Businesses that wish to engage in import, export, or distribution of products in the Philippines must plan for FDA registration during the set-up phase of the business. Several product categories are regulated by the FDA, and products that fall within these categories require product registration. It is helpful for business owners to determine where their products fall under existing categories, in order to be able to comply with the law. Companies can avoid mishaps during the process by engaging the assistance of an FDA registration expert. At Kittelson & Carpo Consulting, our FDA consultant is a licensed pharmacist who has considerable expertise in various areas of product registration in the Philippines. She can provide seamless assistance in securing the right types of licences for your product and facilitating its approval for trading in the country.
The Philippine Food and Drug Administration (FDA) is the country’s official government arm that protects the health of the public by assuring safe, efficient, and quality drugs, food products, food supplements, cosmetics, household hazardous products, household urban hazardous products, and medical devices.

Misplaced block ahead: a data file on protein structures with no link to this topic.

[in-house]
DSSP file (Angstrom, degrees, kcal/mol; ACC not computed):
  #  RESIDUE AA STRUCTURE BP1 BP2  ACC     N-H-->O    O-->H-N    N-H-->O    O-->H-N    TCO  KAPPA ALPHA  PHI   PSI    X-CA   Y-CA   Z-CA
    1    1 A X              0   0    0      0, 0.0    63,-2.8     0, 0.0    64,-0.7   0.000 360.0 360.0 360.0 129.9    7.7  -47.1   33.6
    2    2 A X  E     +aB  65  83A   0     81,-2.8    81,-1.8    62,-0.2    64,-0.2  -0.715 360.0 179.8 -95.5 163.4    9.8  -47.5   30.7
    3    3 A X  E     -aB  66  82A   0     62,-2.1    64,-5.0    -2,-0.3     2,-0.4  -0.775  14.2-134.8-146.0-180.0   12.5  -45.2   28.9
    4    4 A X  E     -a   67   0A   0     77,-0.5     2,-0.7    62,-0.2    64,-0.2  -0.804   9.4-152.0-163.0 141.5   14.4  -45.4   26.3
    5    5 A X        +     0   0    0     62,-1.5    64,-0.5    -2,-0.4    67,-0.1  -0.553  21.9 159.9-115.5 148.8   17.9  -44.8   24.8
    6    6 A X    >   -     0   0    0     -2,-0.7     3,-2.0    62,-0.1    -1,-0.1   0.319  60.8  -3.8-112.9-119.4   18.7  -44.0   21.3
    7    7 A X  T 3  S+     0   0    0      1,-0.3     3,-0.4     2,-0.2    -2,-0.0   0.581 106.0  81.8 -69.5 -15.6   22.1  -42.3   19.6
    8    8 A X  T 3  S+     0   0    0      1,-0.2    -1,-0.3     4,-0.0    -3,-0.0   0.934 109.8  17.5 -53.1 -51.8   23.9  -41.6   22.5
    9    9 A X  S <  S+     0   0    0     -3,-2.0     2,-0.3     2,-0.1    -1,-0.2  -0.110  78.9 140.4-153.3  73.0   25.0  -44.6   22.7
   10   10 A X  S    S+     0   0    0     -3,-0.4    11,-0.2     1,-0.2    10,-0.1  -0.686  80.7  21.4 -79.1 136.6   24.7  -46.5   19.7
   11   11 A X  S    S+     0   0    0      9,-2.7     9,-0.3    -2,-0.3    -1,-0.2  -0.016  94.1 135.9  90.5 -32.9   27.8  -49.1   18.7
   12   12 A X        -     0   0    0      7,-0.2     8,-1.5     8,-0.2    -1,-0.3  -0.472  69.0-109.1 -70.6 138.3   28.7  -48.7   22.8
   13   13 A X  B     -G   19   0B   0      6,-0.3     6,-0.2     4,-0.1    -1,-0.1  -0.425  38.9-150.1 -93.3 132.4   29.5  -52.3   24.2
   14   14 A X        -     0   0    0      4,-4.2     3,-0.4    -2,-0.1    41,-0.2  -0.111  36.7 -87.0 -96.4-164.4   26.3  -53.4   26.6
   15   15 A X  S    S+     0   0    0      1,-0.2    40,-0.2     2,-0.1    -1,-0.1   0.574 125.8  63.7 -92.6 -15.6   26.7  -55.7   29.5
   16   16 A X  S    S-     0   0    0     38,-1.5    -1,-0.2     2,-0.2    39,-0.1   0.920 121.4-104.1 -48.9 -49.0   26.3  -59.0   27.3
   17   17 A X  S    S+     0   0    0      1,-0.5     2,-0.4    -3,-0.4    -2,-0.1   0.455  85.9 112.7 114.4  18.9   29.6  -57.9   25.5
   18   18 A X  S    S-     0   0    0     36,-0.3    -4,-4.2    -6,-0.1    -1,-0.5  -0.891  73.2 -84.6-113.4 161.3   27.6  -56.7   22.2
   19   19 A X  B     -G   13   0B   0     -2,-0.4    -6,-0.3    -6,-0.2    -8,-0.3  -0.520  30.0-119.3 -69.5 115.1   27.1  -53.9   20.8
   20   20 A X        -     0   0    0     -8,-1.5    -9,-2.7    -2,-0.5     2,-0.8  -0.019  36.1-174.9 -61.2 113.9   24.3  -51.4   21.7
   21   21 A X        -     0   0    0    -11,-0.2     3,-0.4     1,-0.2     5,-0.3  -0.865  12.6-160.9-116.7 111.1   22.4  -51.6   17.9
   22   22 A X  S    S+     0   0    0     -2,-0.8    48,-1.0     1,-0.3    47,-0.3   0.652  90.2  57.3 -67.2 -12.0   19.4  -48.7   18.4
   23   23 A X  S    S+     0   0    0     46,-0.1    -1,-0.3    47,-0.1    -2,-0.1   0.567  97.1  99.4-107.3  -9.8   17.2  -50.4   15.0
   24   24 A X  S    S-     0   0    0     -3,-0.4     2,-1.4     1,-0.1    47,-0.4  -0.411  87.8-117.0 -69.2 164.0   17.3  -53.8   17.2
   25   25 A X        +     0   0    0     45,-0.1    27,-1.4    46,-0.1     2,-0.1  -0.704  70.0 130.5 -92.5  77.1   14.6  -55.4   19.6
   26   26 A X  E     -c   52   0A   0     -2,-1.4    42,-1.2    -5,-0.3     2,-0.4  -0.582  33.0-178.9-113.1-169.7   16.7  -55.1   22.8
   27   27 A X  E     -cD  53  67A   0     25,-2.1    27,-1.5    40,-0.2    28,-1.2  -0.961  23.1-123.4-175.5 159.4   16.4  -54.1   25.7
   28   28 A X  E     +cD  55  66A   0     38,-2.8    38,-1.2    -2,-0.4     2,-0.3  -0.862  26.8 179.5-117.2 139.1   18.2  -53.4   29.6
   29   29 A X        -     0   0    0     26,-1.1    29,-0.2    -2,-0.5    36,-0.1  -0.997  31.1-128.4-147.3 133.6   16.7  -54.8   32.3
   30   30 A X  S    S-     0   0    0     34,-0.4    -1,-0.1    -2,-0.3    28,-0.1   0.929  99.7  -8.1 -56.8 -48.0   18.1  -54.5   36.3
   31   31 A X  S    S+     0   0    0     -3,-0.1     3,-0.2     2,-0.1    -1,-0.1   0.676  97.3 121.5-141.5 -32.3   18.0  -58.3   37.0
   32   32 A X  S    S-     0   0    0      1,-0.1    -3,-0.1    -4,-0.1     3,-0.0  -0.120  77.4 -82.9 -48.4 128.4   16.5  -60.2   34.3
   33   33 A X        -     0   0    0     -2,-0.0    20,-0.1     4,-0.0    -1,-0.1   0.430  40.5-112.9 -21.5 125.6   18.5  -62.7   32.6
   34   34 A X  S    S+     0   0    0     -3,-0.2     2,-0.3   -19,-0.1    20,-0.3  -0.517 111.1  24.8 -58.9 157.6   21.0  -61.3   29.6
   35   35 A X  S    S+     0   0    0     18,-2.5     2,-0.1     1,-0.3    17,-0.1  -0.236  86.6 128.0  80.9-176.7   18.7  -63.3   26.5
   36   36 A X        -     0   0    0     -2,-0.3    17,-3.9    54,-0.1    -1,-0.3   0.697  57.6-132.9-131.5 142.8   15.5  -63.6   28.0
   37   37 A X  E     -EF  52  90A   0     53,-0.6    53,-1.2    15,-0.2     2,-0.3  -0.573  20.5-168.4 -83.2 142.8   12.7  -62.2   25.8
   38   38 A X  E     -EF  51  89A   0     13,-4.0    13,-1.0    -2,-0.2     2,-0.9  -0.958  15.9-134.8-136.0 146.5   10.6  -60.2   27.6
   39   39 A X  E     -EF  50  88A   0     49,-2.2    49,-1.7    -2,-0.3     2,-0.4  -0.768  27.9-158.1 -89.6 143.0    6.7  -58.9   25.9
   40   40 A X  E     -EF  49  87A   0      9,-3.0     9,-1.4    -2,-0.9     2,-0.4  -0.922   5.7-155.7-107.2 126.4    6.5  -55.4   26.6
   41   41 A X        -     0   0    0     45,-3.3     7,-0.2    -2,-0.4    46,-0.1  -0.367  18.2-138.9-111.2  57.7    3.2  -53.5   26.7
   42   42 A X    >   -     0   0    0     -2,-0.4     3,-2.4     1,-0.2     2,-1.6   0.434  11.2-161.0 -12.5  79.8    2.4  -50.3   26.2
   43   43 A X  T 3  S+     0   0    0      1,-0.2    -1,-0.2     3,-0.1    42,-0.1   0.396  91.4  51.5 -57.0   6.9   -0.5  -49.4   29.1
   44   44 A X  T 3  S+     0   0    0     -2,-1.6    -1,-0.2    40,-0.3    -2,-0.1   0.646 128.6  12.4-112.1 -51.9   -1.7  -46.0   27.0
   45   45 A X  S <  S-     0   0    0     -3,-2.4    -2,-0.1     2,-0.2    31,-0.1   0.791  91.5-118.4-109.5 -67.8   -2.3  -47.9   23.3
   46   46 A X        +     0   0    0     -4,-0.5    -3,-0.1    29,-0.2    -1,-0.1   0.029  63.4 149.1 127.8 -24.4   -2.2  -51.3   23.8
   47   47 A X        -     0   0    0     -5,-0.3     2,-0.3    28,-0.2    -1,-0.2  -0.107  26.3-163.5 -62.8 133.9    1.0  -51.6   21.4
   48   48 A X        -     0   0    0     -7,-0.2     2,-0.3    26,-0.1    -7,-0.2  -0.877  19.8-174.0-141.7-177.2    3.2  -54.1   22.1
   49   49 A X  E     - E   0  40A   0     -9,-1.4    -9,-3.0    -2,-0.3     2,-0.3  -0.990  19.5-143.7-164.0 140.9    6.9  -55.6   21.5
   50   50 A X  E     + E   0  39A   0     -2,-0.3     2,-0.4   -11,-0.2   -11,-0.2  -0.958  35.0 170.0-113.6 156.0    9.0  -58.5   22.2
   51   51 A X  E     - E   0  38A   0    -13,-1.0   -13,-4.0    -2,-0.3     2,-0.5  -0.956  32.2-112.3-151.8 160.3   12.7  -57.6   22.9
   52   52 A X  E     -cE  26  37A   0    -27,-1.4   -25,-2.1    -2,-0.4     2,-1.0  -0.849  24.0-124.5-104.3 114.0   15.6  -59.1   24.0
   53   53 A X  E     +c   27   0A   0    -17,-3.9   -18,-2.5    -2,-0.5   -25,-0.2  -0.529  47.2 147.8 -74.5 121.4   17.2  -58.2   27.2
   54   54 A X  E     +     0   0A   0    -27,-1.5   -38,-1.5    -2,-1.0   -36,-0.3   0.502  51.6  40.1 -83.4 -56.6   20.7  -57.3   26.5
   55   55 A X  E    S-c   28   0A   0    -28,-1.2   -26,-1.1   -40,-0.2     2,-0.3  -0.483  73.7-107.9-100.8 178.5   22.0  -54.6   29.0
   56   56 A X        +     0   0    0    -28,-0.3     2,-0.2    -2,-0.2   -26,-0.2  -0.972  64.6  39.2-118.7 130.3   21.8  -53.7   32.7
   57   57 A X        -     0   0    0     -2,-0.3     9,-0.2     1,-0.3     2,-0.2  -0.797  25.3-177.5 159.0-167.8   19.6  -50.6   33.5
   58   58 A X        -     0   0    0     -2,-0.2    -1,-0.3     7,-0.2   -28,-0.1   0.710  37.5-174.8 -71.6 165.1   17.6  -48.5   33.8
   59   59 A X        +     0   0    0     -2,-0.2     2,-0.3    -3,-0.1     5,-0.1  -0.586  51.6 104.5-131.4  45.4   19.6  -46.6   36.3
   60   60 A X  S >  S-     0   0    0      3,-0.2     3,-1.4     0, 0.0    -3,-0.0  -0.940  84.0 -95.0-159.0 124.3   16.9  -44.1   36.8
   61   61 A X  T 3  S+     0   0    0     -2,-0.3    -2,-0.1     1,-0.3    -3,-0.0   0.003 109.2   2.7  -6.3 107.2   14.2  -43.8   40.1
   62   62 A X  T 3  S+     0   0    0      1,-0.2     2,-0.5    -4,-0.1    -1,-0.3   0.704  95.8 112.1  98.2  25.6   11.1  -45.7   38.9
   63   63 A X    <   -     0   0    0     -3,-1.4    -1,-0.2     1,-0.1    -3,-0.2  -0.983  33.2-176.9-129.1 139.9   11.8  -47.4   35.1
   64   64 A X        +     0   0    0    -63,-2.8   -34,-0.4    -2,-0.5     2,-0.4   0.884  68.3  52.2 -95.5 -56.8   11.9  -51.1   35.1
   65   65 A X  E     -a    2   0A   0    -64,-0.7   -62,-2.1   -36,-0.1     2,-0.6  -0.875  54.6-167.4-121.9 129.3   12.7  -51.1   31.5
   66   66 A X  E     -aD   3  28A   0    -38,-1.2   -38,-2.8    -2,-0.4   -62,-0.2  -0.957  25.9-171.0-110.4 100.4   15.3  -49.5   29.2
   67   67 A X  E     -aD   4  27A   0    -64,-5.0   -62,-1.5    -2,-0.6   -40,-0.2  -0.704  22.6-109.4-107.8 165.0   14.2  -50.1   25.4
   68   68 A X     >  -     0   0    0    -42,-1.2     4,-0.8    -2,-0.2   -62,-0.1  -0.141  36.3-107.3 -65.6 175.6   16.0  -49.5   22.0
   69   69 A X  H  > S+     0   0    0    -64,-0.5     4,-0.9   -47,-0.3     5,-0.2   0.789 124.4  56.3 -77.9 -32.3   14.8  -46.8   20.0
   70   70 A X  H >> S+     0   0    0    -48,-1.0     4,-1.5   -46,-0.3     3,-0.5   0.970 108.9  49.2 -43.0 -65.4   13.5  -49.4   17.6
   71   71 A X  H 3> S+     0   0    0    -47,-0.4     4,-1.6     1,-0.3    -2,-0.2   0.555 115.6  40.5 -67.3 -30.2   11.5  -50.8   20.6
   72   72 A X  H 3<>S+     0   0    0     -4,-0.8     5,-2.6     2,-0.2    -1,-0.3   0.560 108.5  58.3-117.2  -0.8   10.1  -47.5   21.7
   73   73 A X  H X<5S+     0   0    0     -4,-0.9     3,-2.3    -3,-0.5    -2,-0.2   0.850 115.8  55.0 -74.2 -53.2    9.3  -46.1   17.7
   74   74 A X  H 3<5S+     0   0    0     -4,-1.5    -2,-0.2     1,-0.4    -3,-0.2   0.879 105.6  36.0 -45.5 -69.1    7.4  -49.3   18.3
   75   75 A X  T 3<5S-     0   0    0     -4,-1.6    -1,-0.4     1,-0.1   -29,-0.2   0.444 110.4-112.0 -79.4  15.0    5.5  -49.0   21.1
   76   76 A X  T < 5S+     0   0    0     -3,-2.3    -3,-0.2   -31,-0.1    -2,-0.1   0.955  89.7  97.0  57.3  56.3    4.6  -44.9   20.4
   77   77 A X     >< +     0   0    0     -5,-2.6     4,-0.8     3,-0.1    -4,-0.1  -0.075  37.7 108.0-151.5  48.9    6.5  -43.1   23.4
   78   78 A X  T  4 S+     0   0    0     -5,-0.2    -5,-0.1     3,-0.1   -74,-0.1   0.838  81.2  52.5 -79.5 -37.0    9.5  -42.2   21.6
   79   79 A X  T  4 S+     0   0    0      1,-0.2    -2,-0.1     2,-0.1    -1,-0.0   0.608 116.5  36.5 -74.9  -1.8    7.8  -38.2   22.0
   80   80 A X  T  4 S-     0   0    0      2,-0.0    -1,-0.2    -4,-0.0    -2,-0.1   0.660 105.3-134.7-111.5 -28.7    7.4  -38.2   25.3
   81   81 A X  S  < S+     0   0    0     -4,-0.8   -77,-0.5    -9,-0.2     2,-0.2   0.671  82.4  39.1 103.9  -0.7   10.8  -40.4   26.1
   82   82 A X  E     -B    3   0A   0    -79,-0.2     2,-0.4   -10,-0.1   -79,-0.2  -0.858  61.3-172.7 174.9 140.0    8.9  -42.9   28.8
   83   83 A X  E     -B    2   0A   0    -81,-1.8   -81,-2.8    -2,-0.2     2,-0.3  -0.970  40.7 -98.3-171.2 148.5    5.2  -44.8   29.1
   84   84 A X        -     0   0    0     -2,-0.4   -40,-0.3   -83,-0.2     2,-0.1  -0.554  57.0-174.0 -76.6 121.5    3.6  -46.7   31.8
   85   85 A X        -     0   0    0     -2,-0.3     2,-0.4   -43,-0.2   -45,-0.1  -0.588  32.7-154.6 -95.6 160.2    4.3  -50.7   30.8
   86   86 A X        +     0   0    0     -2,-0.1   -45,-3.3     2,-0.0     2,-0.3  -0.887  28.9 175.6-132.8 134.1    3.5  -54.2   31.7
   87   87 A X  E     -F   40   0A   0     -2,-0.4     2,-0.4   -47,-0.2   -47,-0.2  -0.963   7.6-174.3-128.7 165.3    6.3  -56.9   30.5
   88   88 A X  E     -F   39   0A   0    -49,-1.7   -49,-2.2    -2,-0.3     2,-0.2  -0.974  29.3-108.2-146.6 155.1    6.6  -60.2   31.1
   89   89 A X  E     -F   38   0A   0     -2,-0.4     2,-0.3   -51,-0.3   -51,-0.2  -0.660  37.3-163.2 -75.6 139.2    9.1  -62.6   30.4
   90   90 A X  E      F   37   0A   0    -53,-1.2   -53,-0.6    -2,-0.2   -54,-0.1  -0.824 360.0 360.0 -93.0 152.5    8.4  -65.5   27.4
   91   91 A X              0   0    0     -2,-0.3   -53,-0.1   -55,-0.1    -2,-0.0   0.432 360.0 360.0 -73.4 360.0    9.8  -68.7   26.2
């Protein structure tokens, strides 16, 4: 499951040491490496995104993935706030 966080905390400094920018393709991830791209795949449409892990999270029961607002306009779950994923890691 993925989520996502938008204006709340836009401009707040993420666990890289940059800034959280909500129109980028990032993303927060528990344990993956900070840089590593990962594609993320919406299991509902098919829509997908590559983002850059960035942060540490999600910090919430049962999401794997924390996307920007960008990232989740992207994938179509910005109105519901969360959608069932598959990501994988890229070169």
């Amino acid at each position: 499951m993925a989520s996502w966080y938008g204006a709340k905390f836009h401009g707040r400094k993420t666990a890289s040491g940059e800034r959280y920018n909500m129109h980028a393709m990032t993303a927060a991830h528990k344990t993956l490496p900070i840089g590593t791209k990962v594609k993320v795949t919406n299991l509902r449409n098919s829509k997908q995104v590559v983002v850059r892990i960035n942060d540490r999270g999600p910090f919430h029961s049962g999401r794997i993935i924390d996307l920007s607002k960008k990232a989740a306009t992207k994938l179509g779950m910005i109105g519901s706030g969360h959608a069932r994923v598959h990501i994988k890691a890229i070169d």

FDA, an agency under the Philippine Department of Health, also facilitates the appropriate health manpower development and research and assumes primary jurisdiction in the collection of health products samples. FDA analyzes and inspects health products for standard identity, fill of container, and affordability to the public. The agency ensures that all products imported to the Philippines are properly labeled and can advance public health of Philippines residents.
Part III: Weather Wheel
As mentioned above, there are primarily two seasons in the Philippines. The “cool” season is felt in the months between December and February. However, “cool” is relative. In Manila, “cool” can mean a super comfortable mid 70s fahrenheit. “Summer” stretches from March to May and can be brutal for westerners. The “rainy” season starts in June, ending around November. During the rainy season, locals bring an umbrella to work every single day because regardless of how the weather looks in the morning, chances are the evening commute will be wet.
Part II: Visas and Immigration Requirements
The Philippines allows foreign travelers of many nationalities to enter the country without obtaining a visa in advance. Stays beyond a specified period then require the foreign national to obtain a tourist visa extension. To be sure you know what to expect, why not contact us? The Kittelson & Carpo visa staff is happy to answer questions about specific requirements related to your country.
Part I: Climate and Clothing
The Philippines is geographically situated within the Pacific Ring of Fire, making it a tropical country with two official seasons – the dry and wet. Although outside can be hot and moist, most office and commercial spaces are climate-controlled so that they are comfortable to western standards.